Anybody Shining is a fictional book about Arie Mae Spark’s life. It is portrayed in western North Carolina in the 1920s. Arie Mae is trying to find a true friend, when suddenly Tom, a boy from Baltimore, Maryland, comes for summer vacation. He is handicapped, so he cannot run and play like the other kids. Instead of playing with the others, Arie Mae sits and talks to Tom. She tells him ghost stories like they were real. During their talks, they become true friends. Tom tells her that he wants to see a real ghost. So instead of sitting, they begin to walk and search for ghosts. On their walks, can she find him a ghost to see? Can his body handle the long walks? Find out by reading Anybody Shining.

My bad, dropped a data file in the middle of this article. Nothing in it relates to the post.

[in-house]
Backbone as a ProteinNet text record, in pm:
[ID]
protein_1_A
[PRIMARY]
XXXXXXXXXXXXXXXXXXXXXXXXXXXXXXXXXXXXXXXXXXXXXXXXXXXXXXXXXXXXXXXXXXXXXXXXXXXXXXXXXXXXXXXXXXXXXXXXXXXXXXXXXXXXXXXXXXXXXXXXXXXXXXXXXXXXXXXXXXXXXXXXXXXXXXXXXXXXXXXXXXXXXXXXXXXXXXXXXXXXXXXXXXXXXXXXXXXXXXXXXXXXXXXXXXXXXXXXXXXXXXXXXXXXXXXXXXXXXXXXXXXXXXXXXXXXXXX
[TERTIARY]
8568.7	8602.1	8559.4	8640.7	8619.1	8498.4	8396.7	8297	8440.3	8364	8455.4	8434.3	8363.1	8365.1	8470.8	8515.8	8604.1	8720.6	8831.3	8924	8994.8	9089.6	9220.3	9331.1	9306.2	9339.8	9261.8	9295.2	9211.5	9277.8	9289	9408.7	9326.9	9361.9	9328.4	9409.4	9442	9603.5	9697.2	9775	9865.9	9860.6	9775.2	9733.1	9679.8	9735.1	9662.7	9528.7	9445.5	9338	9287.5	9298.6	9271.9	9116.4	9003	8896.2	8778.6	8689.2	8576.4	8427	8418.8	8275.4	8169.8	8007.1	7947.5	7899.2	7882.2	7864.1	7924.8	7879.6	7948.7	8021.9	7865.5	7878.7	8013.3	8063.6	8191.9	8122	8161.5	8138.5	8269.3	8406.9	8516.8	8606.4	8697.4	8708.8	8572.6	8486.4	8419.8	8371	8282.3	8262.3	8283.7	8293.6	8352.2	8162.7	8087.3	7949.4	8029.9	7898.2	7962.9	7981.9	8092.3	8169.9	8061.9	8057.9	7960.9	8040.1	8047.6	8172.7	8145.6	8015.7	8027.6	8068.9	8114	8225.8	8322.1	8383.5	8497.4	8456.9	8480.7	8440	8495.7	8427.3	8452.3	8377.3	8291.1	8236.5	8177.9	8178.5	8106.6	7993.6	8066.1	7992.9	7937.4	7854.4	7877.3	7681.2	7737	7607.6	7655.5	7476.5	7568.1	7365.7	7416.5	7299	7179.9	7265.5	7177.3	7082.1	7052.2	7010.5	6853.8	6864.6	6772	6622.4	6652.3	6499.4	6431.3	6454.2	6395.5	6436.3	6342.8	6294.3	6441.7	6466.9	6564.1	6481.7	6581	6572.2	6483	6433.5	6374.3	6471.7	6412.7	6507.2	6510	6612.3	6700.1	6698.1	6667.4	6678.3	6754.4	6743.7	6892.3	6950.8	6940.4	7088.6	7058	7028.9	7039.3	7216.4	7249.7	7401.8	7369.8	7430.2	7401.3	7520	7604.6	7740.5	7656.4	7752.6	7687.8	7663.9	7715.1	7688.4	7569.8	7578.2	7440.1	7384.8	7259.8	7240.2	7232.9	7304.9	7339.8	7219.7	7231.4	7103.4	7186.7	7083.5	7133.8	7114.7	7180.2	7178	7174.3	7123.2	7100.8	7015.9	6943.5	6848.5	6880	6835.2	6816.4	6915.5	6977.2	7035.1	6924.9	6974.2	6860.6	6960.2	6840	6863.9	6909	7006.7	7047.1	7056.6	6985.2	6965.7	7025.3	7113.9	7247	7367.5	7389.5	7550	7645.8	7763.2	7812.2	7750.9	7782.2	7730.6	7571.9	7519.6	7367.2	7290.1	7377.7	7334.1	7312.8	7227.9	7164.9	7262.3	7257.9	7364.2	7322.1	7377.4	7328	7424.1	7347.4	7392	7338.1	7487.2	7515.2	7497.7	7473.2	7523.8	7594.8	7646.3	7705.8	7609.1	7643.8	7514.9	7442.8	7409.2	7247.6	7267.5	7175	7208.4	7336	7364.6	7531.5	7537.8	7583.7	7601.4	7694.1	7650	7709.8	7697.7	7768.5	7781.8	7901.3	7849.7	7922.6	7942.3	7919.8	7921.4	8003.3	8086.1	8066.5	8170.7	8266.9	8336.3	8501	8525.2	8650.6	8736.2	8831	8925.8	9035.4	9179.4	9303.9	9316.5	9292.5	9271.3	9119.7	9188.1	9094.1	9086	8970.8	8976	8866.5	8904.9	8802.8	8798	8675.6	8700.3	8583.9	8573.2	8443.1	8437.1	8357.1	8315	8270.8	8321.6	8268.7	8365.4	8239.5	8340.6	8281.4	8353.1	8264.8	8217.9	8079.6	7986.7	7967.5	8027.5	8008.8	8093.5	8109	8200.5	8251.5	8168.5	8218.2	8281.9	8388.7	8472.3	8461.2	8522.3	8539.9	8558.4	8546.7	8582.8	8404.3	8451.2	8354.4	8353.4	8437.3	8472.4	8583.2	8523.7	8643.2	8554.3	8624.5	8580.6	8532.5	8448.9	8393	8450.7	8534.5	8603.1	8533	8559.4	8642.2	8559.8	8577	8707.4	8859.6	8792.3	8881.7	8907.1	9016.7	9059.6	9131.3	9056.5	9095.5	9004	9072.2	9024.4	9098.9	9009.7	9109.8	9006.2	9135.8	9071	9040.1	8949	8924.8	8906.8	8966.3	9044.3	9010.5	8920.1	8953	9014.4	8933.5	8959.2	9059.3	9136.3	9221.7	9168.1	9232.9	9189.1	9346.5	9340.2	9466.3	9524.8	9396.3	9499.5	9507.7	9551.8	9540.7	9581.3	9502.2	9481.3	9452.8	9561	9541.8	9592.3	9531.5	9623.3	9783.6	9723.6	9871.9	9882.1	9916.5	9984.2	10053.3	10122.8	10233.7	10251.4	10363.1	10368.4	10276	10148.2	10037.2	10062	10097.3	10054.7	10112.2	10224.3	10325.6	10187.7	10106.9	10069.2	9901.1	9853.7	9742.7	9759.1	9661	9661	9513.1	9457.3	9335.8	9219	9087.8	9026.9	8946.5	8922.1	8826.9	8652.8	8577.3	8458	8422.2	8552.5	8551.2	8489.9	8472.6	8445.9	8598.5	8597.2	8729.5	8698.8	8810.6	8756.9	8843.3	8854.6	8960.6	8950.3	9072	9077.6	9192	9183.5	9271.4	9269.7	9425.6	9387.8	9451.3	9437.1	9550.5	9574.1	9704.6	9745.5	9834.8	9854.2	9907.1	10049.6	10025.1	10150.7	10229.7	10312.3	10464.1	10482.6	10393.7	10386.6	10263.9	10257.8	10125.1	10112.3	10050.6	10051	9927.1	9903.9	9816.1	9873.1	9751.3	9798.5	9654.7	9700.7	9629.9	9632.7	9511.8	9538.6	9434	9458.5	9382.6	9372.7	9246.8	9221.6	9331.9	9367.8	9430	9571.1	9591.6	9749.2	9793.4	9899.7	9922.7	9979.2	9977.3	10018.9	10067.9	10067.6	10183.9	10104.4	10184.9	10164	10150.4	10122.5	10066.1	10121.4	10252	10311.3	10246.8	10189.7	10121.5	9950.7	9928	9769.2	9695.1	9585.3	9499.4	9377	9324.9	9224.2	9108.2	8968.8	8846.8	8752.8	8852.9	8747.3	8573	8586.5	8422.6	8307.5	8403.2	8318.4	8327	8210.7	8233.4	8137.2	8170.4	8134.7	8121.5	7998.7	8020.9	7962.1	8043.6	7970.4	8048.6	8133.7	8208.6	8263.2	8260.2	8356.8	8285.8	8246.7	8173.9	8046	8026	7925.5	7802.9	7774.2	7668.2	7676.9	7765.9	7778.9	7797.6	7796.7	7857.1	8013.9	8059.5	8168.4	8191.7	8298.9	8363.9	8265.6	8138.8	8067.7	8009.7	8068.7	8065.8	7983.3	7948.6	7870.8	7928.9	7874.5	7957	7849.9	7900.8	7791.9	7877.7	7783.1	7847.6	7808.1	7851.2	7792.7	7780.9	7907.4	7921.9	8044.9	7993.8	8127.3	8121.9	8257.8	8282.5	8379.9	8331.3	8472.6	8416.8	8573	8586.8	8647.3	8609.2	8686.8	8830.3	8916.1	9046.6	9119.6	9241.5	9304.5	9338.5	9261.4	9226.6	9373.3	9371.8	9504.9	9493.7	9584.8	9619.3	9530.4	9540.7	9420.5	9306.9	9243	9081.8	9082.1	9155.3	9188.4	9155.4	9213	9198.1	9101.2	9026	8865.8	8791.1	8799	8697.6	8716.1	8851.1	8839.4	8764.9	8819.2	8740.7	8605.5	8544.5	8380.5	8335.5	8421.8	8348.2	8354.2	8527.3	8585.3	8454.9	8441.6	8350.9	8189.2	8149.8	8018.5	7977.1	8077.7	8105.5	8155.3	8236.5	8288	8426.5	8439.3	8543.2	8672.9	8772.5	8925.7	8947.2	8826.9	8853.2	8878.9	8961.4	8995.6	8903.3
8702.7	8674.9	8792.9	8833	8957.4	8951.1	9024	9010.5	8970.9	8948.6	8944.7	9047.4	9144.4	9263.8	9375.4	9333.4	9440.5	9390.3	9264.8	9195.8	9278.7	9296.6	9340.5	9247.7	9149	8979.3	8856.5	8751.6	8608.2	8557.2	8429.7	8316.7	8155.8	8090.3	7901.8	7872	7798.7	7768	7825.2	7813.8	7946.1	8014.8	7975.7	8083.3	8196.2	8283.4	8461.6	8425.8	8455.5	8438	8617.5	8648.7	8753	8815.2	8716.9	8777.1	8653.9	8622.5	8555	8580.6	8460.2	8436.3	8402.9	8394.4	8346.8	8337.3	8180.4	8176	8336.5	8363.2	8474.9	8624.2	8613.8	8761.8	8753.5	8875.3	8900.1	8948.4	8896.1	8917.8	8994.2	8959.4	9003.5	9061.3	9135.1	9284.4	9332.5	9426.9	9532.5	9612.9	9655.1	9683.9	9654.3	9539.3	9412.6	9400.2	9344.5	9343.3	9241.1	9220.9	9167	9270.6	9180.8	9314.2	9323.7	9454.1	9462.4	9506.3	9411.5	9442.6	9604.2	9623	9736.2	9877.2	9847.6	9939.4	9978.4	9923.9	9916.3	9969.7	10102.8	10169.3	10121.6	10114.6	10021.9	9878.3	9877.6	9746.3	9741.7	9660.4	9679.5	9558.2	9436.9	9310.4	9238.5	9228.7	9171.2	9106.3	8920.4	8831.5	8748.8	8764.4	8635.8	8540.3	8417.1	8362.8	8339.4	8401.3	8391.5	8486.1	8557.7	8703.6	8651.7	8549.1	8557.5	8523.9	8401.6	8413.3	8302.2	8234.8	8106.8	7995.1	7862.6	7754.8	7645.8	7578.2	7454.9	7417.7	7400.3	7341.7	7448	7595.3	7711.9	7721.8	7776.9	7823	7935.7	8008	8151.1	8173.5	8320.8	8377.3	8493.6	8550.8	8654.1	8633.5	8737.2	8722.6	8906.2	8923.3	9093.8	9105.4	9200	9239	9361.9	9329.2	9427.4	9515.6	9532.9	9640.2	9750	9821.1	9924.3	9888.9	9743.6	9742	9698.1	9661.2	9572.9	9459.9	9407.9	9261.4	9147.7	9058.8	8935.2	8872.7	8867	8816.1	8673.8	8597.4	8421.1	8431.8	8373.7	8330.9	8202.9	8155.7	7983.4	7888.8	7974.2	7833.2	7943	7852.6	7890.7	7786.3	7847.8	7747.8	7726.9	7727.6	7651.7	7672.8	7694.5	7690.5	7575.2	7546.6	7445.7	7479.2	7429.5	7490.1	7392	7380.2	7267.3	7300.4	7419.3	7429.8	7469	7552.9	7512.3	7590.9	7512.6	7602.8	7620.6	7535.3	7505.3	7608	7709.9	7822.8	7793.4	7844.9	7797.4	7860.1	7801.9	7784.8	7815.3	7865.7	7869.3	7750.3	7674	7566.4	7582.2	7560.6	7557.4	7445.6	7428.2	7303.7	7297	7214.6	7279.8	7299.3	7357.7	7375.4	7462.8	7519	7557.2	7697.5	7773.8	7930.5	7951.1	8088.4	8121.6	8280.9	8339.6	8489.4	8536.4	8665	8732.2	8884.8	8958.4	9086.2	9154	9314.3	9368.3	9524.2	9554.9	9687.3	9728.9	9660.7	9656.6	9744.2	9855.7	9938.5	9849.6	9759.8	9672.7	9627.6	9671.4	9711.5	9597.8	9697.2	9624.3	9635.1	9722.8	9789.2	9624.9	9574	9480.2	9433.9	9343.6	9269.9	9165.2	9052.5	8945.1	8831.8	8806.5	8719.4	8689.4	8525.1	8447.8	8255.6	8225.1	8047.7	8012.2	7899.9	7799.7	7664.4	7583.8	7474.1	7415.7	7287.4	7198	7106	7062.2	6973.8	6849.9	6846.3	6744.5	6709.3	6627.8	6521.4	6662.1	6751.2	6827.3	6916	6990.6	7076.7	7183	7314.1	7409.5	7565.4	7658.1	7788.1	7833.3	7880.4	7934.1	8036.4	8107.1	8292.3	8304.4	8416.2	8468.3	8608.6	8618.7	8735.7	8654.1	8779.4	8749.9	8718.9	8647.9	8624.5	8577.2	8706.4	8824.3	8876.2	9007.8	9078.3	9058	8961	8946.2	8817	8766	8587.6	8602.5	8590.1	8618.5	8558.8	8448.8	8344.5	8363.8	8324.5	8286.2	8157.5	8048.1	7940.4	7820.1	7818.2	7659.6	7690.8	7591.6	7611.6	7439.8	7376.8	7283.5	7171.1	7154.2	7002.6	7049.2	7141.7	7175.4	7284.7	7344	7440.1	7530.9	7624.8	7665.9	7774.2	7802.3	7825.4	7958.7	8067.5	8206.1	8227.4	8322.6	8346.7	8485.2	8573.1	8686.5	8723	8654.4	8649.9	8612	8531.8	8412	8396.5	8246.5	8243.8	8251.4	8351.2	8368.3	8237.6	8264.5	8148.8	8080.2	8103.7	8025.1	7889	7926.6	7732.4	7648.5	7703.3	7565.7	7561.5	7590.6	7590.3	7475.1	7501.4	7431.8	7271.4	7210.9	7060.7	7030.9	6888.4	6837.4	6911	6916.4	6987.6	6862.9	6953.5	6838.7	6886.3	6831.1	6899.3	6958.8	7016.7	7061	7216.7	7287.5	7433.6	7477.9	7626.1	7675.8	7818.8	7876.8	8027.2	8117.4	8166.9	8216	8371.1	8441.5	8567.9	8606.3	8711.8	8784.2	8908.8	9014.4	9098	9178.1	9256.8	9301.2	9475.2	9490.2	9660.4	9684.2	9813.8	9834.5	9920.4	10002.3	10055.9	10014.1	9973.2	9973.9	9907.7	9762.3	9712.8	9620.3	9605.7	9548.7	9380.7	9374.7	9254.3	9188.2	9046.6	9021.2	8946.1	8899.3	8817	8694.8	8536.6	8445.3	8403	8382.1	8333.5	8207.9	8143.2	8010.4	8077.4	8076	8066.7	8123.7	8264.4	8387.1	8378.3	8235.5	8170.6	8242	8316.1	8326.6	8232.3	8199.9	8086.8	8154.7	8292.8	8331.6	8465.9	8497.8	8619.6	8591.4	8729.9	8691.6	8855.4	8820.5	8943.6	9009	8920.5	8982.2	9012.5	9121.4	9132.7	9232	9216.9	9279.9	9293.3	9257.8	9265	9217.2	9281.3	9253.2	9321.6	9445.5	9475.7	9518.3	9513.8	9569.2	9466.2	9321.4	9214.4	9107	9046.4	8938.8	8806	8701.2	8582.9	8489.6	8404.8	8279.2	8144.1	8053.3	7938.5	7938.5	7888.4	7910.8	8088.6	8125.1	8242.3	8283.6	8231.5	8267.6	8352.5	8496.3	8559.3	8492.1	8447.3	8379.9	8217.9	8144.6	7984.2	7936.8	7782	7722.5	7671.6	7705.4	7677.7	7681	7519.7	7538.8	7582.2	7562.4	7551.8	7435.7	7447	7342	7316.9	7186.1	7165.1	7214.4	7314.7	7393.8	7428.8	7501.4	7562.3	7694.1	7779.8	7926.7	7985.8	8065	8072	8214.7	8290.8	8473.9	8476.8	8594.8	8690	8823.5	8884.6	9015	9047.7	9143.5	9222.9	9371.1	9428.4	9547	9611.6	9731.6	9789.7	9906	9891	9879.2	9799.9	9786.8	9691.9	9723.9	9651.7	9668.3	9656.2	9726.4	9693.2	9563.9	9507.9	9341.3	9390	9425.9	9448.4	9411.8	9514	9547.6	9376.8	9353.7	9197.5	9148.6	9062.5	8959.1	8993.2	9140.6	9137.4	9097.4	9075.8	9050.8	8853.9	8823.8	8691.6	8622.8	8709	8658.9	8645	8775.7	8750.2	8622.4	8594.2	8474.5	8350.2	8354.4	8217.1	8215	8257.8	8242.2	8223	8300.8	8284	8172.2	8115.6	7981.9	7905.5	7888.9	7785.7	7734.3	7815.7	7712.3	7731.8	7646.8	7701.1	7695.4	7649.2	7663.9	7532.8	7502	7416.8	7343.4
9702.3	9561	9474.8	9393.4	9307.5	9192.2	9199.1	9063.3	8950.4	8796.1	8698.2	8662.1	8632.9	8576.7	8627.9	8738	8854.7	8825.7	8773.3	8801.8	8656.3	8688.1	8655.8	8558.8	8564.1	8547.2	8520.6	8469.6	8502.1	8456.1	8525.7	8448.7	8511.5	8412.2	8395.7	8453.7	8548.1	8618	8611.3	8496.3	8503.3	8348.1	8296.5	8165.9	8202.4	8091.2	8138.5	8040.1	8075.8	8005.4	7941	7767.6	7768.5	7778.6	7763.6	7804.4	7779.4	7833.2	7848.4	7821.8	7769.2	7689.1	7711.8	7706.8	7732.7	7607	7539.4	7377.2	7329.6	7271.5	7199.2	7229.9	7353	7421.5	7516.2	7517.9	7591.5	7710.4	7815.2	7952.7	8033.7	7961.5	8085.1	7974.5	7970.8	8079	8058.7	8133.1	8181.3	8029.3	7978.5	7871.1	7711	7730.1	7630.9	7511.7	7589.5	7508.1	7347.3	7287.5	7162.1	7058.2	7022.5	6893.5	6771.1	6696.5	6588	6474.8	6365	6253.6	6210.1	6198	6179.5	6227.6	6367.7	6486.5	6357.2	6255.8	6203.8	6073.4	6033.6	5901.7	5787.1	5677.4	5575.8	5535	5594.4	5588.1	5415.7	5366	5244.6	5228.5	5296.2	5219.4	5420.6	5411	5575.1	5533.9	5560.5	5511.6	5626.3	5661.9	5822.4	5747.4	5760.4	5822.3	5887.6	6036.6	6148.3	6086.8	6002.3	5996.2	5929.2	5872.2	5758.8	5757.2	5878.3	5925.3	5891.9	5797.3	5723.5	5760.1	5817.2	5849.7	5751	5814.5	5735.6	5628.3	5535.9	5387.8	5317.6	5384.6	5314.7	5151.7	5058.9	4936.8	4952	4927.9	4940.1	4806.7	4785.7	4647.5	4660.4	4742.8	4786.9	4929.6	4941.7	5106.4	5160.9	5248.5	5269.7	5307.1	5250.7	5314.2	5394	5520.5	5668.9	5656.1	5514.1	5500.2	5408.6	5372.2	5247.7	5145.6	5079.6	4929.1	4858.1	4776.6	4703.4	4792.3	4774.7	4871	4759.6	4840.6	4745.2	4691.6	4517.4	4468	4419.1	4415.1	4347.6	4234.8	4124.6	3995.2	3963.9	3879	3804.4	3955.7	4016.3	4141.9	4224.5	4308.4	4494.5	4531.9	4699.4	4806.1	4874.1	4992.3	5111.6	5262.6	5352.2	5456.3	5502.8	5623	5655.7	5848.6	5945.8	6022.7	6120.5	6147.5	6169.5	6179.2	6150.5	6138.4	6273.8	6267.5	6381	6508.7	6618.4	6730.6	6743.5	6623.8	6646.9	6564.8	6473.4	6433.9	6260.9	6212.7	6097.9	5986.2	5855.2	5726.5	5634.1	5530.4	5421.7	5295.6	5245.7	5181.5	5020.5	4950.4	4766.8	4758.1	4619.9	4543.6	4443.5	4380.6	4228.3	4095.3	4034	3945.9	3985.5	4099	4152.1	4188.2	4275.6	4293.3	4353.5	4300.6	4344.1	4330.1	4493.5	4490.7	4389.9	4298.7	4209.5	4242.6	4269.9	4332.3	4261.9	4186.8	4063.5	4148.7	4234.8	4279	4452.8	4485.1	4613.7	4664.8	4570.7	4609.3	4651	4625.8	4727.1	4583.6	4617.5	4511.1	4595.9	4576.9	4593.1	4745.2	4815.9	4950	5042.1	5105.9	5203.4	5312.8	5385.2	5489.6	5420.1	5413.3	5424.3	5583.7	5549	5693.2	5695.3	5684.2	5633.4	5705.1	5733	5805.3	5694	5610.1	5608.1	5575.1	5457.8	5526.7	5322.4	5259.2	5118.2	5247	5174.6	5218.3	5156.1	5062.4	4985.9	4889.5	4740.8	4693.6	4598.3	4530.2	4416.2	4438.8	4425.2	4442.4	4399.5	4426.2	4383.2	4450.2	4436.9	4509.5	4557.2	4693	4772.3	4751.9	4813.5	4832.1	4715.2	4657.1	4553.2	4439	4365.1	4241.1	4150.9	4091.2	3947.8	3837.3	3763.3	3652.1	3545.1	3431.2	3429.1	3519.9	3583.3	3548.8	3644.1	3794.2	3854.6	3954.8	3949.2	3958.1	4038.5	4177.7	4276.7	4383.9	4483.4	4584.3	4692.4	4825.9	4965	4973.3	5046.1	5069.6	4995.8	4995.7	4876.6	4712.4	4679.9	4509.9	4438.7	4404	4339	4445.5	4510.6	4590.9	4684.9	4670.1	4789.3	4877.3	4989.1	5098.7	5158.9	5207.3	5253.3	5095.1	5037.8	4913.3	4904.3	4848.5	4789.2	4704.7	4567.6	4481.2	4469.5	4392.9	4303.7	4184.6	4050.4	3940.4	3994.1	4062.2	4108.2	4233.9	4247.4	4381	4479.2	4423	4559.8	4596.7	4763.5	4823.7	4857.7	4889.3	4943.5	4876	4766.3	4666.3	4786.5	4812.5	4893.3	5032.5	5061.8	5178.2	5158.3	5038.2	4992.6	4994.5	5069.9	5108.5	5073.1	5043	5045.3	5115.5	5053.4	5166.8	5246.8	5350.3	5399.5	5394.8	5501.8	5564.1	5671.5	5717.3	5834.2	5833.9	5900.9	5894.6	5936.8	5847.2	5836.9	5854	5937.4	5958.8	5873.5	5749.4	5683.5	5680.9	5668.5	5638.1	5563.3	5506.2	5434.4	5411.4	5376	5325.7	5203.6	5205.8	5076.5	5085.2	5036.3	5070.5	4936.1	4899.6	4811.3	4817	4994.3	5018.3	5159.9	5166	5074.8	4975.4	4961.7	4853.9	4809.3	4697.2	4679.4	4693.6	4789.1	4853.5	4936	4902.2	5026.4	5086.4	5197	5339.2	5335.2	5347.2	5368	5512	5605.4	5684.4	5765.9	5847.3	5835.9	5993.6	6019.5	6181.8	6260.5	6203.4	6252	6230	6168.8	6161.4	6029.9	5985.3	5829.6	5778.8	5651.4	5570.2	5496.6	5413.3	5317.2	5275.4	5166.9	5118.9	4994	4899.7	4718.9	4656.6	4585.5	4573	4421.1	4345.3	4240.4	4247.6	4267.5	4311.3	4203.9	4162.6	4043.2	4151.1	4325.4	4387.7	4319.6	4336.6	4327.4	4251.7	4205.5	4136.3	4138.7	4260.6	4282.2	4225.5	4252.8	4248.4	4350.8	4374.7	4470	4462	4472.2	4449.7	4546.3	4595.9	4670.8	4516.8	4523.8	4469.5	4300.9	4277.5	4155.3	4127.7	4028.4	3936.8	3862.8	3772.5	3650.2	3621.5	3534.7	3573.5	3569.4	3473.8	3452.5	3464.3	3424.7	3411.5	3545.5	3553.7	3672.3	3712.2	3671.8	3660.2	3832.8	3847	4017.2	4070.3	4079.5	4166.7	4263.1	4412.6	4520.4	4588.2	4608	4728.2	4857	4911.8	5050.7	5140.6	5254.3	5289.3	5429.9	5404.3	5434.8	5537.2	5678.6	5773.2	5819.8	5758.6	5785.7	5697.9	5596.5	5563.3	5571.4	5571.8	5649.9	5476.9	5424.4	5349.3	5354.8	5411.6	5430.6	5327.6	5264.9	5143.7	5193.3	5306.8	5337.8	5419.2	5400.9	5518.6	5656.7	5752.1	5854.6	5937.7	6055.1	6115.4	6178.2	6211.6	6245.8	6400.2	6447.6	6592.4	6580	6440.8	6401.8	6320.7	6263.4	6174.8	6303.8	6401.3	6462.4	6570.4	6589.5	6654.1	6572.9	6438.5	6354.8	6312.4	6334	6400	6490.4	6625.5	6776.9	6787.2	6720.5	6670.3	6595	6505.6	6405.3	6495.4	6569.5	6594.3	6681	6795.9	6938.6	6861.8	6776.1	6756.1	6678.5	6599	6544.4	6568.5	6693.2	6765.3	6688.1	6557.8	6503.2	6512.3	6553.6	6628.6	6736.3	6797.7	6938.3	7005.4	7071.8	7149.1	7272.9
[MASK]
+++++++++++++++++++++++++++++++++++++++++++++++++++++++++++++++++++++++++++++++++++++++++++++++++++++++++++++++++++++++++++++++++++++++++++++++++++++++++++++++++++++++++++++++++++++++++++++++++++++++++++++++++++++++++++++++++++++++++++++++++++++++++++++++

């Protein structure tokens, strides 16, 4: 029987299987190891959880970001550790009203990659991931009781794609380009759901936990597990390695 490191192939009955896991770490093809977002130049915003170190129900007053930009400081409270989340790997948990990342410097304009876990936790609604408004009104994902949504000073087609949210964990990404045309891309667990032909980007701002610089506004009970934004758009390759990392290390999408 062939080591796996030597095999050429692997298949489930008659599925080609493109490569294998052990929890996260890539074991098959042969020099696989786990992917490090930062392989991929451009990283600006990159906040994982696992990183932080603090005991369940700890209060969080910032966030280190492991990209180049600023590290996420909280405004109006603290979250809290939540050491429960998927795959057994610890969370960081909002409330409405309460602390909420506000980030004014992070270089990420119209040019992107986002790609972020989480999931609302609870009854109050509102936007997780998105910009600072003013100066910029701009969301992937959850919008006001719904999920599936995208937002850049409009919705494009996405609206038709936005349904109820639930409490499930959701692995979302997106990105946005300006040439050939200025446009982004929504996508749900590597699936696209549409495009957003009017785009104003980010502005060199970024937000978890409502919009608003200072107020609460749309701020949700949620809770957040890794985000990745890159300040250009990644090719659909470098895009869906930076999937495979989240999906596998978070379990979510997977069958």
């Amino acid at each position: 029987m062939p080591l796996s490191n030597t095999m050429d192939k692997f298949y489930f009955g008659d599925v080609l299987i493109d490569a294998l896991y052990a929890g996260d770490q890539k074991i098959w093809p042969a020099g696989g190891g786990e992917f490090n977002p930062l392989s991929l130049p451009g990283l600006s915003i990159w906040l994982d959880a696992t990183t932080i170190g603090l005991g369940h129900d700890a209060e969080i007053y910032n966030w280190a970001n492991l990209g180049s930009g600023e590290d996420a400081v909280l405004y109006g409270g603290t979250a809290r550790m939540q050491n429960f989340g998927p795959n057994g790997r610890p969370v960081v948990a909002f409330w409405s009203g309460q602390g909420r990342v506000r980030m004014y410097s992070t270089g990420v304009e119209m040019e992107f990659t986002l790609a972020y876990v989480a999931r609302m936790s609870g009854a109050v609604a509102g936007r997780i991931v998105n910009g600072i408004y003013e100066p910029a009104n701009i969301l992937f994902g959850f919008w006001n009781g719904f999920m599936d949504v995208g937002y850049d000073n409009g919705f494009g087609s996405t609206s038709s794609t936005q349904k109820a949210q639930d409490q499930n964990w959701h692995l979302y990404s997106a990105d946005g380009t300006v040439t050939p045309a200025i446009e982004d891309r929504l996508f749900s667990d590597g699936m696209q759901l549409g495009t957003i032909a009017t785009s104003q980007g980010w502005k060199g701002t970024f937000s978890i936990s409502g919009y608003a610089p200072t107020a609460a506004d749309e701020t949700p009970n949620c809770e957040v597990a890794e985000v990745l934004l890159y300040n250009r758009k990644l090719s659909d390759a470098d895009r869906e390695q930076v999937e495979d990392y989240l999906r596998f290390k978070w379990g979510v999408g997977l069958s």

Anybody Shining is not the book that I was expecting. I was expecting something very funny, happy, and new. Instead, it is a tale that merges a bunch of letters to Arie Mae‘s cousin with the story itself. I found this book to be a bit lackluster. Girls may like this book better than boys. On the other hand, the characters are easy to understand and are believable. For instance, when Tom must sit out and not play, he writes in his journal instead. I would recommend this book for ages 9 and up.